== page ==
Applying the Bourne Rule, we conclude, as the Court did in that case, that:
(1) There is very little evidence in the record that shows employer hostility and discrimination toward those supporting the Union.
(2) The information sought was quite general. As a matter of fact, most of the questions were, as stated by us in Mueller Brass Co. v. N. L. R. B., supra, "not more than innocuous questions and isolated statements." Furthermore, as we indicated in N. L. R. B v. Huntsville Manufacturing Co., supra, these incidents must be placed in the context of an organizing campaign of over 18 months involving a workforce of over 500 employees, with only 12 employees involved in these questions.3
(3) The questions were asked by low-ranking supervisors and foremen.
(4) The employees were interrogated informally and casually at their work stations or during their break periods. There was no systematic campaign of interrogation by the Company. The questions were more in the nature of casual remarks among friends.
(5) The replies to the questions were truthful and without any indication that the questions inspired fear. Actually, some of the employees were wearing Union buttons and insignia when questioned, and they continued to wear them.
(6) There was no evidence that the questions were asked to obtain information for the purpose of reprisals by the Company. Furthermore, the questions themselves were not on their faces threats of reprisals, nor were they coercive.
(7) The questions on the whole were permissible under Section 8(c), 29 U.S.C. § 158(c) (1970) which provides in pertinent part:
"The expressing of any views, argument, or opinion, or the dissemination thereof, whether in written, printed, graphic, or visual form, shall not constitute or be evidence of an unfair labor practice under any of the provisions of this subchapter, if such expression contains no threat of reprisal or force or promise of benefit."
This Section of the Act guarantees the right of management to converse with employees.4
We said in N. L. R. B. v. Weingarten, Inc., 339 F.2d 498, 500 (5 Cir. 1964):
"Section 8(a)(1) of the Act only prohibits activity by an employer which in some manner tends to restrain, coerce, or interfere with employee rights; it is not a proscription of all anti-union activity. Hence, this Circuit has consistently held that interrogation of employees is not illegal per se. To fall within the ambit of Section 8(a)(1), either the words themselves or the context in which they are used must suggest an element of coercion or interference."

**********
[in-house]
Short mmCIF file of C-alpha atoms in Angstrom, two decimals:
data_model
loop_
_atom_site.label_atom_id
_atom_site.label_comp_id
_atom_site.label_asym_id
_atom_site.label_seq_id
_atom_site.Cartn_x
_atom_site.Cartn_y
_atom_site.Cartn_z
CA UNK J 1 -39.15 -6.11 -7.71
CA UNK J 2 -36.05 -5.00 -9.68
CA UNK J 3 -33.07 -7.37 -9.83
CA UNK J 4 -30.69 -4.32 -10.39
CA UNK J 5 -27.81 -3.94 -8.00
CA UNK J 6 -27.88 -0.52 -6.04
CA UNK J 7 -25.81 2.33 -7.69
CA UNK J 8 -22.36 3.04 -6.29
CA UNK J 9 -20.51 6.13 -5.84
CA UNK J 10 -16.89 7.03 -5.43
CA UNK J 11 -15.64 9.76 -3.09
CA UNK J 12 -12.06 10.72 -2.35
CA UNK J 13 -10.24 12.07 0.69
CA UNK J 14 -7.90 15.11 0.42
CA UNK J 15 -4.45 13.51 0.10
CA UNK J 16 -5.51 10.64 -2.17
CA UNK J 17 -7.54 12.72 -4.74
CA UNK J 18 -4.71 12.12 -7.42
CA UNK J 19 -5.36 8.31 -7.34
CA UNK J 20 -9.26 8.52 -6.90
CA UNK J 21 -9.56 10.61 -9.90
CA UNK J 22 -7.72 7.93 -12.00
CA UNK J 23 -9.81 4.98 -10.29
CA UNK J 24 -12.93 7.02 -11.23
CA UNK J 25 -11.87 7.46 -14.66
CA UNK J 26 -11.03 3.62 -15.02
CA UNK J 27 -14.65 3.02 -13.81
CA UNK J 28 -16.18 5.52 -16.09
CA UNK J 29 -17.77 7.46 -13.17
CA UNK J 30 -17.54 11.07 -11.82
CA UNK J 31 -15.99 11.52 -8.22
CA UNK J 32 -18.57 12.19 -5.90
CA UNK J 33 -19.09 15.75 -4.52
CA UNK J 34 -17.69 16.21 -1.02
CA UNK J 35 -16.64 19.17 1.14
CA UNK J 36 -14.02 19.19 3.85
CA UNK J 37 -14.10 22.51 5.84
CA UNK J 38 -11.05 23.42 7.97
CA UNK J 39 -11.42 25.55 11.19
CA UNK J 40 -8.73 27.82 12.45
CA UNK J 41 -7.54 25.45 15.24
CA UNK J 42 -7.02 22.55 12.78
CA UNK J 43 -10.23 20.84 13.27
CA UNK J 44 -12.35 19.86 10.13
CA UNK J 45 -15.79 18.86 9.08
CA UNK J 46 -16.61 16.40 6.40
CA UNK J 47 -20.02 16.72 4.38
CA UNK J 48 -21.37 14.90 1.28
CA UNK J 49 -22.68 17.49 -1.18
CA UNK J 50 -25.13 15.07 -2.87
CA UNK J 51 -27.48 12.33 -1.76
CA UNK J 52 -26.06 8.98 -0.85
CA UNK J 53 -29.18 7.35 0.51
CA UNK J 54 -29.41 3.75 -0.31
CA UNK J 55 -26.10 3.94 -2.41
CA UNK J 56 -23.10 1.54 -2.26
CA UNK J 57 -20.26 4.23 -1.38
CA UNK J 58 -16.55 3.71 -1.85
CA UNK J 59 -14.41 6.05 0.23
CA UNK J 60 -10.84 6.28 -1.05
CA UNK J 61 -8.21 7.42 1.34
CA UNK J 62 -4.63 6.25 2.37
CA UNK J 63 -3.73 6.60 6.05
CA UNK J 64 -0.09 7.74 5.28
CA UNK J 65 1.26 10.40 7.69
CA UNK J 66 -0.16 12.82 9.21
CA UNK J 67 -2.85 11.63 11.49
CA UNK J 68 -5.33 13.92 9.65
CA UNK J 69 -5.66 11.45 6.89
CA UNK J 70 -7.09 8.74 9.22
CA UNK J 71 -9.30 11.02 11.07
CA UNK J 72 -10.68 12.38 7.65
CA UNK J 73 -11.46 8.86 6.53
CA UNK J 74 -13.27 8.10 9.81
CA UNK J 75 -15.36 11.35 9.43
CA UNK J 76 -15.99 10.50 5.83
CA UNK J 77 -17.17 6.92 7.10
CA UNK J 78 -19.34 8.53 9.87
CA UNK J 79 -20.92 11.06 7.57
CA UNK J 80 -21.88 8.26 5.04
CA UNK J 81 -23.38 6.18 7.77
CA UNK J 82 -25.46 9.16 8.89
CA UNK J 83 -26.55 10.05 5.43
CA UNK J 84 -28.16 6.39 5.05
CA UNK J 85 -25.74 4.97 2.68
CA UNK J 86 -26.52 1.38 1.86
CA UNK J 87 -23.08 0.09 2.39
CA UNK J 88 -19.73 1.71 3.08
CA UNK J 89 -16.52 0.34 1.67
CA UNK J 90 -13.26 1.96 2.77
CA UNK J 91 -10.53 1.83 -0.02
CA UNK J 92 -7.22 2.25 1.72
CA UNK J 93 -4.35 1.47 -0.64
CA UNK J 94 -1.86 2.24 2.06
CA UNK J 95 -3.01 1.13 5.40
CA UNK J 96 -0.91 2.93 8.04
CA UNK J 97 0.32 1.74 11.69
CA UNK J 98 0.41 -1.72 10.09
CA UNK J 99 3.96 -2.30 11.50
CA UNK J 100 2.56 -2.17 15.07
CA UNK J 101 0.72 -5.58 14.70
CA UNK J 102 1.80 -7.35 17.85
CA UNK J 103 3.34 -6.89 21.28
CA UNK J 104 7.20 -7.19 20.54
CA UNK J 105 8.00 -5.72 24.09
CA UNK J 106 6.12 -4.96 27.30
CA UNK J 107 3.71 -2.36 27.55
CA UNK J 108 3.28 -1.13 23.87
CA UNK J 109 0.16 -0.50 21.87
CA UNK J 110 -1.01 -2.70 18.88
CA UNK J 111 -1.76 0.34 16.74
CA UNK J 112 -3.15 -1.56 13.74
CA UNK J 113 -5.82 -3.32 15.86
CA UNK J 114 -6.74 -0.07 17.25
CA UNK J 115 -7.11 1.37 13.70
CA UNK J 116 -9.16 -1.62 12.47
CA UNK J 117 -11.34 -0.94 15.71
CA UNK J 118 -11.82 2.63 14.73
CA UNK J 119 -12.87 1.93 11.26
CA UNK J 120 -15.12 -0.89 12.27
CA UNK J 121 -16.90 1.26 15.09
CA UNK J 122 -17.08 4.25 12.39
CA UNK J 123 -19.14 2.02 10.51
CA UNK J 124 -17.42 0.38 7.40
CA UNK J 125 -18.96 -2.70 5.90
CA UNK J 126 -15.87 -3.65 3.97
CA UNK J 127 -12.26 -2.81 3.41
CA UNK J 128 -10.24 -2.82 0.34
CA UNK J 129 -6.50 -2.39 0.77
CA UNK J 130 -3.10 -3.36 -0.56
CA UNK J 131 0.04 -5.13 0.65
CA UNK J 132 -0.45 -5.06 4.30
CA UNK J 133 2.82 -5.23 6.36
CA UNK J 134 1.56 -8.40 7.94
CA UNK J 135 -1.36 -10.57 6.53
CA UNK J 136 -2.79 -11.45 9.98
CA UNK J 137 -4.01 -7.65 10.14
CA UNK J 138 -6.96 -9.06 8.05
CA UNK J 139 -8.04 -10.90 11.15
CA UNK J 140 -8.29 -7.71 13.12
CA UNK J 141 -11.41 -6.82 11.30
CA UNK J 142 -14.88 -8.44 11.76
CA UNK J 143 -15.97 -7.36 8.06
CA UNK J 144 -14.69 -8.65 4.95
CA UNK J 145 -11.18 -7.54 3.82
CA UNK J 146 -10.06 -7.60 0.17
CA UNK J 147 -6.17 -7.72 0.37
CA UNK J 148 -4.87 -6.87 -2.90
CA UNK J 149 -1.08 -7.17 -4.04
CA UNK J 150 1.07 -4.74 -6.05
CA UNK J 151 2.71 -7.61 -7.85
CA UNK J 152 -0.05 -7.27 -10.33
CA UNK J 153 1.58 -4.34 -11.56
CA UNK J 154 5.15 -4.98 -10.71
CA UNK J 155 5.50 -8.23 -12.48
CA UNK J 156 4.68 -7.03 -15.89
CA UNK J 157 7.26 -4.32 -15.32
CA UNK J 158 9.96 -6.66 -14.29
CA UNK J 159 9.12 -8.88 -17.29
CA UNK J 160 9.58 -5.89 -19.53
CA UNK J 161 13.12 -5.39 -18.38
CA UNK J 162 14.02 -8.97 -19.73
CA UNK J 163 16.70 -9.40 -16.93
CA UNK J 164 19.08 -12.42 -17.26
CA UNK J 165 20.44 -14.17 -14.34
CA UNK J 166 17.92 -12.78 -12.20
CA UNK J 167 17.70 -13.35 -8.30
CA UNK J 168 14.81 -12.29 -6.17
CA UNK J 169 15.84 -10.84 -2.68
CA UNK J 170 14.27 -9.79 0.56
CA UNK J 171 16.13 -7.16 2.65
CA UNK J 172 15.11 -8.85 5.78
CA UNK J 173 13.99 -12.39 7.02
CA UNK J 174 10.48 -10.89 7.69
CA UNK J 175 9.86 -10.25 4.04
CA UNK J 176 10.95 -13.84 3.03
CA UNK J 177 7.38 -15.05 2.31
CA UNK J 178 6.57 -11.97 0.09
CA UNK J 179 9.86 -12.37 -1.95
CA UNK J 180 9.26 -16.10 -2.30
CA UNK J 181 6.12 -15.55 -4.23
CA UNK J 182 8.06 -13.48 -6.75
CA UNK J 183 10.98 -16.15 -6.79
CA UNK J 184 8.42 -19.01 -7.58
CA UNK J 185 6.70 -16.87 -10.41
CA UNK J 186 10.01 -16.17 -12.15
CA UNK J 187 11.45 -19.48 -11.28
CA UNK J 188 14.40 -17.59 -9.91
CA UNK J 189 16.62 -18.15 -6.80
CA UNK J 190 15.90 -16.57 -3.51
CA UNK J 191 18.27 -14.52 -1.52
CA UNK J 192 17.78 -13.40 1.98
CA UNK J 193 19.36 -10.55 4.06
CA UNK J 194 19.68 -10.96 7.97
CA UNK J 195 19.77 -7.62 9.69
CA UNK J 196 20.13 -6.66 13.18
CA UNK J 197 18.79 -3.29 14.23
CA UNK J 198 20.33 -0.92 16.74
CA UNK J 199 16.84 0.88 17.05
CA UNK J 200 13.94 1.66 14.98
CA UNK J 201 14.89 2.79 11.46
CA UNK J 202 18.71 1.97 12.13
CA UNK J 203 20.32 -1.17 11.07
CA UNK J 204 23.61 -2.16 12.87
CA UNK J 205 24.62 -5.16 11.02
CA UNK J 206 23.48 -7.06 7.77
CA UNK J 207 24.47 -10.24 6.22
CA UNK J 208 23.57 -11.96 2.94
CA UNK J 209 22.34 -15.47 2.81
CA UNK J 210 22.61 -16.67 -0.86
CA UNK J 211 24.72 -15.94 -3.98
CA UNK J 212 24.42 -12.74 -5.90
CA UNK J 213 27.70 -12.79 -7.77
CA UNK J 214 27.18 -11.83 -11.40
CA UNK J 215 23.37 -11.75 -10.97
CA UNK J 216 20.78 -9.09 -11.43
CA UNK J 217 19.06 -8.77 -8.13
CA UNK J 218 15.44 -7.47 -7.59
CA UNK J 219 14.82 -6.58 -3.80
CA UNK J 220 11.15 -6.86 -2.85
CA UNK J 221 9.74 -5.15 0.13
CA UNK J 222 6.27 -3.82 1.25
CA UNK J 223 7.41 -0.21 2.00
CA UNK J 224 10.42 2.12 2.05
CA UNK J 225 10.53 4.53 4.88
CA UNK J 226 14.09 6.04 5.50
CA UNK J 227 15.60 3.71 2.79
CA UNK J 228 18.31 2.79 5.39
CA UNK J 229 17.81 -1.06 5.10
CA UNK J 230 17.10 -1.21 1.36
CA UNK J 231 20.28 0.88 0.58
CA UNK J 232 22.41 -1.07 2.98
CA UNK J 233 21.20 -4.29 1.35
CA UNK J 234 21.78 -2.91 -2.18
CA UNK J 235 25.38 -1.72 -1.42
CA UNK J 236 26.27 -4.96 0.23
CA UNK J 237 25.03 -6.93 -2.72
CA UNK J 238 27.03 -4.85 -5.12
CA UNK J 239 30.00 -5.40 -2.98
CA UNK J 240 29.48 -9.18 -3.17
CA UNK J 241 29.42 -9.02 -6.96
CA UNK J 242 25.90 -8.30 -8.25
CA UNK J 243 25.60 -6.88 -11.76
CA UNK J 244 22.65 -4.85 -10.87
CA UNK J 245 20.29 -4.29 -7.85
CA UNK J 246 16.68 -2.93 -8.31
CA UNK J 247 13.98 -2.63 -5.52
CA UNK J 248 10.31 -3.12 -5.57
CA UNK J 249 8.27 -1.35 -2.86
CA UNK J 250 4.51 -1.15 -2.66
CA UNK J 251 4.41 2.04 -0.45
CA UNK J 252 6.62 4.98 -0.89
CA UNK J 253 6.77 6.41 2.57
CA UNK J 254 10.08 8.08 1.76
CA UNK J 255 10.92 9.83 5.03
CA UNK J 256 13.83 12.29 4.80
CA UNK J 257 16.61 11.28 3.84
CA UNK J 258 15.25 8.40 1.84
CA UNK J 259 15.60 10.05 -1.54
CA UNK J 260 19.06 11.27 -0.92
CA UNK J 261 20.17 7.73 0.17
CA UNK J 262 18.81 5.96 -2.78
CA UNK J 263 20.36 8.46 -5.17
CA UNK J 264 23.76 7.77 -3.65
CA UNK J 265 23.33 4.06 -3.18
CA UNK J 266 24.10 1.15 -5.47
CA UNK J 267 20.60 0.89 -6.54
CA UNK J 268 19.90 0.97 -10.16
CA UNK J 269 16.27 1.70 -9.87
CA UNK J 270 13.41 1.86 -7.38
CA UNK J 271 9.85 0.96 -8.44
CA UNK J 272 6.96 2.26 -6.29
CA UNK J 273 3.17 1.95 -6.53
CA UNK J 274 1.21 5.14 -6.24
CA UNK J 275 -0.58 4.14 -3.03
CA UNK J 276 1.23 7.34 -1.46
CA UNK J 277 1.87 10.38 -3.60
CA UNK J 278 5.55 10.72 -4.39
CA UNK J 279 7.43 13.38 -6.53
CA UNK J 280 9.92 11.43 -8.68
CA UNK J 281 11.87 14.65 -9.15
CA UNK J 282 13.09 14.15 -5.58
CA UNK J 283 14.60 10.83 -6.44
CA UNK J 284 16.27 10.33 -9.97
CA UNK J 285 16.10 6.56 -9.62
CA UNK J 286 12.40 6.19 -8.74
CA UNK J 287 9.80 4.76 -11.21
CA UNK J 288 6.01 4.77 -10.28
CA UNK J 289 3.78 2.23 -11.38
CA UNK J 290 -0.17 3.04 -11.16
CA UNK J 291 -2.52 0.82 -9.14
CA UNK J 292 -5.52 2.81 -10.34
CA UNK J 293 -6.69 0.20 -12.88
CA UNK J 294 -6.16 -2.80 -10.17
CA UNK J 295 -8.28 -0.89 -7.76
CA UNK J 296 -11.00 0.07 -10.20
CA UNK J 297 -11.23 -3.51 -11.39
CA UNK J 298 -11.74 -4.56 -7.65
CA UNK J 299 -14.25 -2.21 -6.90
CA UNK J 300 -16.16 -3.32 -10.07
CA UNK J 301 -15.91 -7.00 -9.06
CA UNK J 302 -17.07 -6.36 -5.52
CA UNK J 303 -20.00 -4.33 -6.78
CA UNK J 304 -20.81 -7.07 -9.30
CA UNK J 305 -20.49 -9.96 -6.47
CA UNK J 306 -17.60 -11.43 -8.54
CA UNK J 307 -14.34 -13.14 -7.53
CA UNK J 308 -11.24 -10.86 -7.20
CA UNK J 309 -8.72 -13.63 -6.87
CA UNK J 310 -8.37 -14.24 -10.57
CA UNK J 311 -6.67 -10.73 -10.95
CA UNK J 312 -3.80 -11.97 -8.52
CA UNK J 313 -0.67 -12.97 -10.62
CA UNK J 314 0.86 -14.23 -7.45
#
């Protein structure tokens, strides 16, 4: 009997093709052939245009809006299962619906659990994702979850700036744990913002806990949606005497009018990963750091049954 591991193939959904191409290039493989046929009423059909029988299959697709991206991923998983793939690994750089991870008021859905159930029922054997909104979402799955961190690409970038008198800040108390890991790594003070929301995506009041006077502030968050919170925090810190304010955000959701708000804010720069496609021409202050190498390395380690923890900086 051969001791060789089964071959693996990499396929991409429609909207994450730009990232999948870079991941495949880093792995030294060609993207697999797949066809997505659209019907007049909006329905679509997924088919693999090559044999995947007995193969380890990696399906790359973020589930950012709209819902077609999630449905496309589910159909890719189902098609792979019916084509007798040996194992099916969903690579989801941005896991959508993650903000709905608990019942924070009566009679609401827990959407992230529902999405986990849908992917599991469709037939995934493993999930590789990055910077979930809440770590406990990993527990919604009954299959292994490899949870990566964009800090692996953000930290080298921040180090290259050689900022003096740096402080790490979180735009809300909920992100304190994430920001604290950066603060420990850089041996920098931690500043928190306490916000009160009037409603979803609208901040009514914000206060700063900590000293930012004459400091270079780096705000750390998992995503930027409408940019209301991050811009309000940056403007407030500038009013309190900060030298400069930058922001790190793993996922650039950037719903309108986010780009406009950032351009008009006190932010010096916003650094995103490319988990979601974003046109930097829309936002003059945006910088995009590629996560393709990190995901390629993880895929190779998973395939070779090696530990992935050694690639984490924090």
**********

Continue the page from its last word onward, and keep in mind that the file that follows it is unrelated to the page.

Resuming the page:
In N. L. R. B. v. Varo, Inc., supra, we stated that in N. L. R. B. v. Camco, supra, Judge Wisdom, in speaking for this Court, pointed out that in addition to the factors to be considered on employee interrogation as stated in Bourne, the additional factor of "whether the employer assured the employees that no reprisals would be taken" might be considered. In the instant case, employee McCarley, who was chairman of the employees' union committee, testified that Plant Manager McLeod told him there would not be any "purge" after the election of those who supported the Union. In this regard, the attitude and policy of the Company is shown in a five-page memorandum that Plant Manager McCloud circulated, and which was introduced into evidence by the Union, that contained the statement, "You cannot threaten any employee or make any promise of a future benefit."
The Administrative Law Judge refused to follow the Bourne Rule at the trial when he sustained an objection to a question relating to the truthfulness of an employee's answer to a supervisor's question. At that time the following colloquy occurred between the Administrative Law Judge and the attorney for the Company:
"But, I don't think this falls within anything the Bourne case has any relevance to. Secondly, I don't know that the Board has adopted the rule in the Bourne case. In fact, I don't think it has.5 And thirdly, we are not in the Second Circuit, and the Bourne case is a Second Circuit case."
"There has been a Fifth Circuit case, your Honor, that has adopted the Bourne case criteria, and over the evening I can find you some Board cases."
"That's very good. But, I try cases for the Board, with all due deference to the Fifth Circuit, for whom I have high regard. Go ahead. Next question."
Of course, the Administrative Law Judge, as an officer of the Government, tries cases not only for the Board, but also for labor and management and the courts. He inferred by the above statement that he would not follow the decisions of this Court. He knows full well that we are authorized and required to review his decision in any case that he tries in this Circuit, if adopted by the Board and if there is an appeal, and that, if such decision is not in accord with the opinions of this Court, the decision will be reversed and enforcement denied. His statement was improper.